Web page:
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Defence mechanism

Immune-boosting foods get a boost in the wake of COVID-19

Shutterstock/Larisa KlassenShutterstock/Larisa Klassen

As the COVID-19 pandemic evolves, consumers are seeking new ways to stay healthy. Products that go beyond basic nutrition by promising something to aid wellness fall under “functional foods”—a red-hot category poised for growth even after the pandemic subsides.

The quest for a tip-top immune system is, not surprisingly, a high priority for consumers right now. Over the last decade, sales of immunity supplements have increased; the COVID-19 pandemic has merely lit a match under the sector. In its first quarter this year alone, for instance, Jamieson Vitamins saw sales jump 16.5% in Canada, credited, in part, to immunity supplements. In that light, the consumer desire for immunity-boosting packaged foods—beyond fresh produce and supplements—has been a logical evolution. According to the Supplements and Functional Food 2020 report from Bellevue, Wash.-based Hartman Group, 30% of COVID-aware consumers say they have a greater need for immunity boosting now.

Grocers and food manufacturers are paying close attention. “Companies tend to innovate in places where the money’s going,” says Shelley Balanko, senior vice-president, Hartman Group. “You see some interesting new products focusing on immunity as well as other associated benefits, like reduction of inflammation and improvement of digestion.”

Balanko points to the bone broth craze as an example. Consumers have embraced it in recent years to improve gut health and boost immunity, and are using it not only as an ingredient for cooking, but are drinking it, too. Also doing well among those interested in an immunity boost are fibre-rich foods and foods featuring probiotics. Think fermented items such as yogurt, kefir, kimchi, miso, kombucha and sauerkraut.

Up next, mushrooms are up-and-coming functional-food ingredients. “They’ve been popping up all over the place,” notes Balanko. If they’re not already, consumers will soon be familiar with mushrooms with names like lion’s mane and chaga, purported to help with immunity. They’re already being added to coffees, teas, creamers, nutritional drink shots and hot chocolate mixes.

Familiar, tried-and-true staples are also reaping the benefits of the immunity-seeking trend through innovation. Drizzle Honey, for example, is creating a buzz around its high-quality, raw Canadian honey. “We have absolutely noticed a spike in sales of Ginger Shine as well as the rest of our Superfood Honey Collection,” says company founder Aja Horsley. Ginger Shine, a special immunity blend, also contains lemon verbena, chamomile and elderflower.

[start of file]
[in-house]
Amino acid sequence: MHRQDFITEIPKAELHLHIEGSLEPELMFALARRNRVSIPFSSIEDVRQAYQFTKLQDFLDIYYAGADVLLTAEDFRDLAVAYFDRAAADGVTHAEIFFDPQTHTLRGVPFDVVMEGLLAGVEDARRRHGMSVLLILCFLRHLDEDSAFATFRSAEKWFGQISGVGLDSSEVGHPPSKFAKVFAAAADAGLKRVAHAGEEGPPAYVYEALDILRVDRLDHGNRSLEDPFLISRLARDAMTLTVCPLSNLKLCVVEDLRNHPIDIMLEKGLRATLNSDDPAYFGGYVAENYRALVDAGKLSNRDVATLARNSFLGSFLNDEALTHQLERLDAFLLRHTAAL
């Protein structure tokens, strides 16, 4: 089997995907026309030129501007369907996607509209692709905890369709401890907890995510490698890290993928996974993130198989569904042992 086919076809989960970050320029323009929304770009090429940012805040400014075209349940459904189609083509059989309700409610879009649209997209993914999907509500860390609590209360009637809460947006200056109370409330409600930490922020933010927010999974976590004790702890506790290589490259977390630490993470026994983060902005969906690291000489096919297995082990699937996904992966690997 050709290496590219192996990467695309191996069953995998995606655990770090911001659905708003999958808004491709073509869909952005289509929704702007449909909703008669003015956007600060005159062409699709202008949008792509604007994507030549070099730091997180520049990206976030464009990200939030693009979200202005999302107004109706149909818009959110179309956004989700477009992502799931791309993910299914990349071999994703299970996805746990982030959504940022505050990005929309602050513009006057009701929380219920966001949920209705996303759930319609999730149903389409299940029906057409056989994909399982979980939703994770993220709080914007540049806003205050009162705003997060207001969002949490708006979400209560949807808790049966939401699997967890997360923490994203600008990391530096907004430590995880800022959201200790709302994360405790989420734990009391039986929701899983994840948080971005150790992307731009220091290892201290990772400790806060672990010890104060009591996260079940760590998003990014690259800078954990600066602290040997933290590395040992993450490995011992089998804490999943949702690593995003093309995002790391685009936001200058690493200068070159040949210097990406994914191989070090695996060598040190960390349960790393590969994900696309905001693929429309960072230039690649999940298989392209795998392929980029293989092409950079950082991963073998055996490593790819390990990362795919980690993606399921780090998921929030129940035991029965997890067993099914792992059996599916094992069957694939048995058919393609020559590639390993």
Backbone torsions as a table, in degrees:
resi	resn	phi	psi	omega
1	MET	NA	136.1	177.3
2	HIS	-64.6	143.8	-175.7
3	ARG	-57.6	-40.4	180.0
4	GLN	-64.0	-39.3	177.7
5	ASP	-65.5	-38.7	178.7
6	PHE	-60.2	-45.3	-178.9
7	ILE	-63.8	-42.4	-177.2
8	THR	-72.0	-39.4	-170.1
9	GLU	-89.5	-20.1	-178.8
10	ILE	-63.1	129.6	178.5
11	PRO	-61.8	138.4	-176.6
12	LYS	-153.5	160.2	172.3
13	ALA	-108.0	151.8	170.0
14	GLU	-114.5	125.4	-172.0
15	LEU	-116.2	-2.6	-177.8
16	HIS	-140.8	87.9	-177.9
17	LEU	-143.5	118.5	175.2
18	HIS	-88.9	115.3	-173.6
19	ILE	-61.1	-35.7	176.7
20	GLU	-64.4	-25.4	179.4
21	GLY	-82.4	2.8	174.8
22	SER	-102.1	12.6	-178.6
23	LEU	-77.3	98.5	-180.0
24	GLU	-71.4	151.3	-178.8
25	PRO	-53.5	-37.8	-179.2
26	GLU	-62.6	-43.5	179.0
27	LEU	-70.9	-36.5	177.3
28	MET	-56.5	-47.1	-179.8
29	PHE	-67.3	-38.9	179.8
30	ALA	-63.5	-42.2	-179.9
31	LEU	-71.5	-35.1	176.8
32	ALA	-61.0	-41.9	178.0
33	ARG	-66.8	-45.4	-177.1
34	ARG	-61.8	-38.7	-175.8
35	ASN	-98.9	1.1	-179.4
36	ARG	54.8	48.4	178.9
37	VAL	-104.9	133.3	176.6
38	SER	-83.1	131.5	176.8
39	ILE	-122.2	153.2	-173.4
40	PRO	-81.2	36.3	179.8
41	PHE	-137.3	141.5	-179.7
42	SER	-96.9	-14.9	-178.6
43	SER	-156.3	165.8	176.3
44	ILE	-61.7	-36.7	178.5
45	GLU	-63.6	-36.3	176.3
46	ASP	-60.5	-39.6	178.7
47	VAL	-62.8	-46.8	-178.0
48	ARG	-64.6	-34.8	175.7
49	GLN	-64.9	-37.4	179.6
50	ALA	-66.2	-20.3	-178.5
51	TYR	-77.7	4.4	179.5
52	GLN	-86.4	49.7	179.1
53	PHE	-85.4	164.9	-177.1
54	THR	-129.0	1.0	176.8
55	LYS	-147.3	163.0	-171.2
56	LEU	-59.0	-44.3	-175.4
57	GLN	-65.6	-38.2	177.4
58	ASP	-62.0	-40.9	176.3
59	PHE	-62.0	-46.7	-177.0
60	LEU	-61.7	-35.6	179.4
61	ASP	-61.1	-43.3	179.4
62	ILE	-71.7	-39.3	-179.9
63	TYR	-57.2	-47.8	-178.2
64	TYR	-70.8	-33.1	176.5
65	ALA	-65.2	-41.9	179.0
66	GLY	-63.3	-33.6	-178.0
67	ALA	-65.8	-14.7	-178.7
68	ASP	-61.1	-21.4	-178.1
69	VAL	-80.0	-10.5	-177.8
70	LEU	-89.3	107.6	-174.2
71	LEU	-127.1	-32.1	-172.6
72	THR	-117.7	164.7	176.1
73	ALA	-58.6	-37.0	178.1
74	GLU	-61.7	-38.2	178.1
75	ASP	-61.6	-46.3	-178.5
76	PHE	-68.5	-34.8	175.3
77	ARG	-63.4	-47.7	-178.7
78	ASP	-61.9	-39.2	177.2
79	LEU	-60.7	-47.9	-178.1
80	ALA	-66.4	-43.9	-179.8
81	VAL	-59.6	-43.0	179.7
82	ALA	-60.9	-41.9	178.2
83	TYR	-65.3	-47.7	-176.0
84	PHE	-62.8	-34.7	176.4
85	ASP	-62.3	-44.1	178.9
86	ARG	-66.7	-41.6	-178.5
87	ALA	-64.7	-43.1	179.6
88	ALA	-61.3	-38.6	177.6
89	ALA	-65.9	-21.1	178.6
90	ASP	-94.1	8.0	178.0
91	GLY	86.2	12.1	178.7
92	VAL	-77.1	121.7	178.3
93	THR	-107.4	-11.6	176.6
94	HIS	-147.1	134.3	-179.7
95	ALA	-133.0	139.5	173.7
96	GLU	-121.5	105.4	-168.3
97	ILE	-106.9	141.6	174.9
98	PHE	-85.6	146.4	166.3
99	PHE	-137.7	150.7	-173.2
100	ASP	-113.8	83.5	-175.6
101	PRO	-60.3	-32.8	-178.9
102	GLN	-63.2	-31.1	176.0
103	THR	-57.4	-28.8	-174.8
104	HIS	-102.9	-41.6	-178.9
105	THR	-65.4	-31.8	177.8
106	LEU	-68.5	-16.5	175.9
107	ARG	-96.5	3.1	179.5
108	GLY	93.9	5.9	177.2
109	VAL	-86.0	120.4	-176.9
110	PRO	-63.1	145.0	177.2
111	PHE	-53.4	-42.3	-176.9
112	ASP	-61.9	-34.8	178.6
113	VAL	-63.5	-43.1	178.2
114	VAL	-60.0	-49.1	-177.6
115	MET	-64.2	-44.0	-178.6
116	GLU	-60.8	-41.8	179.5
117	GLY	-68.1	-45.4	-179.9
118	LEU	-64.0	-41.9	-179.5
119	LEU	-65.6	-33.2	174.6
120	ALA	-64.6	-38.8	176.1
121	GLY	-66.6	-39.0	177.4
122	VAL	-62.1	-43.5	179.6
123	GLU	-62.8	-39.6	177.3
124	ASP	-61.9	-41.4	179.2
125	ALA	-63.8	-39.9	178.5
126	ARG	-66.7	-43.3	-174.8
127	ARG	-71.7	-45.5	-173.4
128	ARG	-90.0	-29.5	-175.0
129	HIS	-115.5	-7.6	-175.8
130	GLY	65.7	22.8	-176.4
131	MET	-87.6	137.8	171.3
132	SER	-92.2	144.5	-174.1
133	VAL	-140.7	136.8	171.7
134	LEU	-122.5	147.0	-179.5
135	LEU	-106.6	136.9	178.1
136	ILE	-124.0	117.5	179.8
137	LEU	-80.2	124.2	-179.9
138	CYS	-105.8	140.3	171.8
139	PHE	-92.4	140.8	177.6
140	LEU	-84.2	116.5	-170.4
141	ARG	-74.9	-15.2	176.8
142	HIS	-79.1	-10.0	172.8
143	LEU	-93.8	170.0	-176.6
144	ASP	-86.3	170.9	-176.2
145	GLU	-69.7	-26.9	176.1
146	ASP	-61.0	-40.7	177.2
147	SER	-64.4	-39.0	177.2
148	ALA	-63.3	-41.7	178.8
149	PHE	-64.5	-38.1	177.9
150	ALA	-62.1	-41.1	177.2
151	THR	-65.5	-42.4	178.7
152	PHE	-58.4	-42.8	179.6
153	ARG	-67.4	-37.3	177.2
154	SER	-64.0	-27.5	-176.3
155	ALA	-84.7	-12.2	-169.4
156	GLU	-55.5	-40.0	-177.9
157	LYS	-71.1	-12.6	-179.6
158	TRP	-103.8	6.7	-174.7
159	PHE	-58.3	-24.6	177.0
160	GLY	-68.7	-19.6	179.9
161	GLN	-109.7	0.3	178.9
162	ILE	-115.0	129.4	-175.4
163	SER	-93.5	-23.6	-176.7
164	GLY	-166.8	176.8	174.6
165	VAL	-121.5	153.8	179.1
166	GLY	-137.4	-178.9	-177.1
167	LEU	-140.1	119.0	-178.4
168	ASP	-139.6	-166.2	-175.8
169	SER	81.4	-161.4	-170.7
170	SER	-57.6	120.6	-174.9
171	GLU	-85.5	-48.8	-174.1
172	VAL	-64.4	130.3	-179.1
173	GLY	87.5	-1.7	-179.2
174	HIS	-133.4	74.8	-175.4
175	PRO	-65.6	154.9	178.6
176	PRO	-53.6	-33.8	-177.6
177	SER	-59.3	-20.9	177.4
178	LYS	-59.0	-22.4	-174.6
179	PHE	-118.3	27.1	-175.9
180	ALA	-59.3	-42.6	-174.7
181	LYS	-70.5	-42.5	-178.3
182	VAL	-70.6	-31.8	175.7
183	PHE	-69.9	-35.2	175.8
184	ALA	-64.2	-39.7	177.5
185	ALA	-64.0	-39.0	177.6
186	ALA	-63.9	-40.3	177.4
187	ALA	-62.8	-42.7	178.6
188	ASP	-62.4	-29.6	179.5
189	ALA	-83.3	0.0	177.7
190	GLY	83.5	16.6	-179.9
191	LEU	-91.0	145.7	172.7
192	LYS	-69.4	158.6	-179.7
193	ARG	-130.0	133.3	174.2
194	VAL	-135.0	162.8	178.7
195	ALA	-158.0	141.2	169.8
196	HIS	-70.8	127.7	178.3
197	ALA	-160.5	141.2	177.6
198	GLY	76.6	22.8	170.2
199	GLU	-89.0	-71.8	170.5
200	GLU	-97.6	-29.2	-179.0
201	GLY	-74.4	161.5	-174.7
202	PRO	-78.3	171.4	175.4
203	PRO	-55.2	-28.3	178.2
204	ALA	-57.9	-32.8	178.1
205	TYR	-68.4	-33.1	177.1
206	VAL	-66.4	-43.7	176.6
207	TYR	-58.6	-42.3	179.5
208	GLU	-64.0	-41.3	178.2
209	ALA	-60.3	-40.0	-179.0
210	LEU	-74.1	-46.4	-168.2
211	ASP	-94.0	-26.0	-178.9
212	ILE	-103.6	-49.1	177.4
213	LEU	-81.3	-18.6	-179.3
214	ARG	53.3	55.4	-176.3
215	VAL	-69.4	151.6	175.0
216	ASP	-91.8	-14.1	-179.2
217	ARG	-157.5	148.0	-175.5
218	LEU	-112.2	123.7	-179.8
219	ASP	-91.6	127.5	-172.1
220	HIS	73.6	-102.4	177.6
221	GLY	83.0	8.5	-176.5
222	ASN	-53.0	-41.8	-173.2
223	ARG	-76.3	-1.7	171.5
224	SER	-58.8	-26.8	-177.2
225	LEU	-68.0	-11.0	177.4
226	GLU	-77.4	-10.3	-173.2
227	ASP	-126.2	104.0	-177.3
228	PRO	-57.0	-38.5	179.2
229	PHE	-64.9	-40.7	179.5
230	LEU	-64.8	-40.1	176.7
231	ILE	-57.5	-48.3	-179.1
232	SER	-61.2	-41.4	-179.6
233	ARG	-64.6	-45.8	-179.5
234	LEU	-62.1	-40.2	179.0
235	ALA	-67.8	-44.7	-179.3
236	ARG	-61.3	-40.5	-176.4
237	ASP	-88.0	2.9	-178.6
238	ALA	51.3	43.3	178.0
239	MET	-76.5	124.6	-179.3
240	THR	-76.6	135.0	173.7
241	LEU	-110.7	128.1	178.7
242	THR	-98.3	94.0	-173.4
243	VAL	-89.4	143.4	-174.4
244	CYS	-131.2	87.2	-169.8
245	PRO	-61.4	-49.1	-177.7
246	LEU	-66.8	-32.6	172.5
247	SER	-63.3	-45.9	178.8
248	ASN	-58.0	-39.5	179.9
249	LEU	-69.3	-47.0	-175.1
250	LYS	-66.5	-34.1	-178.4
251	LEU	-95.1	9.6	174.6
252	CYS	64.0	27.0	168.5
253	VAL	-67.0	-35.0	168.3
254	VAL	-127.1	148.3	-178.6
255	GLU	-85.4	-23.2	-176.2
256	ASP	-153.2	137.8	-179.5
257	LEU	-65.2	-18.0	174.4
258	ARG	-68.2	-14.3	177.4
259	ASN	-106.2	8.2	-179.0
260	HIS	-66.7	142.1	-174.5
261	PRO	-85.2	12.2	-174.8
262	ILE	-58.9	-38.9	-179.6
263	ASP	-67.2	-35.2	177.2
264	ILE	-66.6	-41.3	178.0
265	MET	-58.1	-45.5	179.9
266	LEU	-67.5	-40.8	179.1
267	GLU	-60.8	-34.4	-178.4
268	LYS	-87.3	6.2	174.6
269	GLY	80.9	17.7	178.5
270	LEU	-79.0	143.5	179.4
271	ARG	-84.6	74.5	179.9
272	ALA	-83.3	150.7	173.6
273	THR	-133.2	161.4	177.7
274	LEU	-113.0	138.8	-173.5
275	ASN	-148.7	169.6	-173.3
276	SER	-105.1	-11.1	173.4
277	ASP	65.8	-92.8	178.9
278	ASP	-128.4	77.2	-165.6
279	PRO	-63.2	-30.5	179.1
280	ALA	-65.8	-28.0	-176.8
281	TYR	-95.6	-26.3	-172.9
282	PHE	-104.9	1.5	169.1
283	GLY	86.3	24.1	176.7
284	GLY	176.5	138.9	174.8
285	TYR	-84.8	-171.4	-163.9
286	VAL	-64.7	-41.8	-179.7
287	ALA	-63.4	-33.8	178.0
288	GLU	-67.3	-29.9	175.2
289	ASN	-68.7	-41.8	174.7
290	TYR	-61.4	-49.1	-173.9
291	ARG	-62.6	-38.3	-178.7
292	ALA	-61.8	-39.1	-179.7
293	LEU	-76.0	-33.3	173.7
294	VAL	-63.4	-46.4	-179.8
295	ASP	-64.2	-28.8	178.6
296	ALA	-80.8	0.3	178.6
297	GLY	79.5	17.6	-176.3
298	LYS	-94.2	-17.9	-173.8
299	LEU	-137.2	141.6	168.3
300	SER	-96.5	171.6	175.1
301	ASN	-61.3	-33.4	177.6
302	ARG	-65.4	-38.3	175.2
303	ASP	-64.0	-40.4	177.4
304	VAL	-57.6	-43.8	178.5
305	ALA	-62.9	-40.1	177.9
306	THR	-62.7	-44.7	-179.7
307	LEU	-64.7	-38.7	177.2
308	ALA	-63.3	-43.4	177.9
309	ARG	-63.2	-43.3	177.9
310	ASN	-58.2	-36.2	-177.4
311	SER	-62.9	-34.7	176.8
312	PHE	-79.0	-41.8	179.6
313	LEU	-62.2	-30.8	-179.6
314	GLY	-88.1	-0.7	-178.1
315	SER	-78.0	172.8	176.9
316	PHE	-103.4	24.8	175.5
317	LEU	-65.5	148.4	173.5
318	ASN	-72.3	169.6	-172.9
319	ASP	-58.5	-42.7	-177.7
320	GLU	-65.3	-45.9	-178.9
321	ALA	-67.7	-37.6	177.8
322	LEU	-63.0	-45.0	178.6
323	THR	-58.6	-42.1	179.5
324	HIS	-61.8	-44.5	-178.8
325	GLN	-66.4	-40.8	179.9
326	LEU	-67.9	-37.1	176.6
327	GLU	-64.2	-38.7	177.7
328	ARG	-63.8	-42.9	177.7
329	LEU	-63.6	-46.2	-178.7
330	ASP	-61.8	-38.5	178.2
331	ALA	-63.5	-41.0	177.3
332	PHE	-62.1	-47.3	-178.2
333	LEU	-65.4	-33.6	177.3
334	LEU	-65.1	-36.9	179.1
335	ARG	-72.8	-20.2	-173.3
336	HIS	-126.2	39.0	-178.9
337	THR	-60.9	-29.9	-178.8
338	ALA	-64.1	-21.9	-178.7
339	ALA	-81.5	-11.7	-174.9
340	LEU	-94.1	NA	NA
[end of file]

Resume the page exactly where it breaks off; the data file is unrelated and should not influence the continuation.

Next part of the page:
Working with grocers has been key to Drizzle’s success. “We love working with grocers on social media to promote our products, especially now that consumer behaviour is changing so rapidly,” explains Horsley. “It gives us a real opportunity to directly reach our customers through the grocers’ online channels as well as our own. In-store, our brand has a strong shelf presence and really stands out on end-caps. And honey is easy to cross-promote.”

Richa Gupta, founder of Turmeric Teas, has also seen a sales uptick during COVID-19. “I combined my knowledge of Ayurveda and personal experience with using tea made from the spices in my kitchen to create delicious teas with turmeric that help fight inflammation and boost immunity,” she says. The popularity of her loose-leaf teas inspired the creation of latte blends based on traditional golden milk (haldi doodh), known as an immune booster in Indian culture. Her company has added two SKUs of these turmeric latte powders: Joy (a “vitalizing” blend) and Bliss (an “elevating” blend).

To navigate through the sometimes-confusing world of functional foods, consumers often need guidance. “Hiring educated staff is key,” says Jane Greenley, dispensary department purchaser for The Big Carrot Community Market in Toronto. “Our staff are industry professionals and go through regular product knowledge training sessions.” Though the grocer has an educated customer base, Greenley says there has been a surge in new clientele seeking natural ways to support their immune systems.

Along with having knowledgeable staff available, grocers can maximize sales of immunity-boosting foods by giving them prominence in the store and not tucking them away. “To put these products off in a corner adjacent to the pharmacy would not be the place that consumers are looking,” Balanko warns.

Dana McCauley, food trend tracker and director, New Venture Creation, University of Guelph, says that since shoppers are no longer lingering or browsing in stores, there’s a need to shift to digital promotion to highlight immune boosters. “There’s a real opportunity here to partner with medical professionals and experts to assist consumers. You’d be well served [as grocers] to become a trusted source of information that people actually use.”

This article appeared in the June/July issue of Canadian Grocer.

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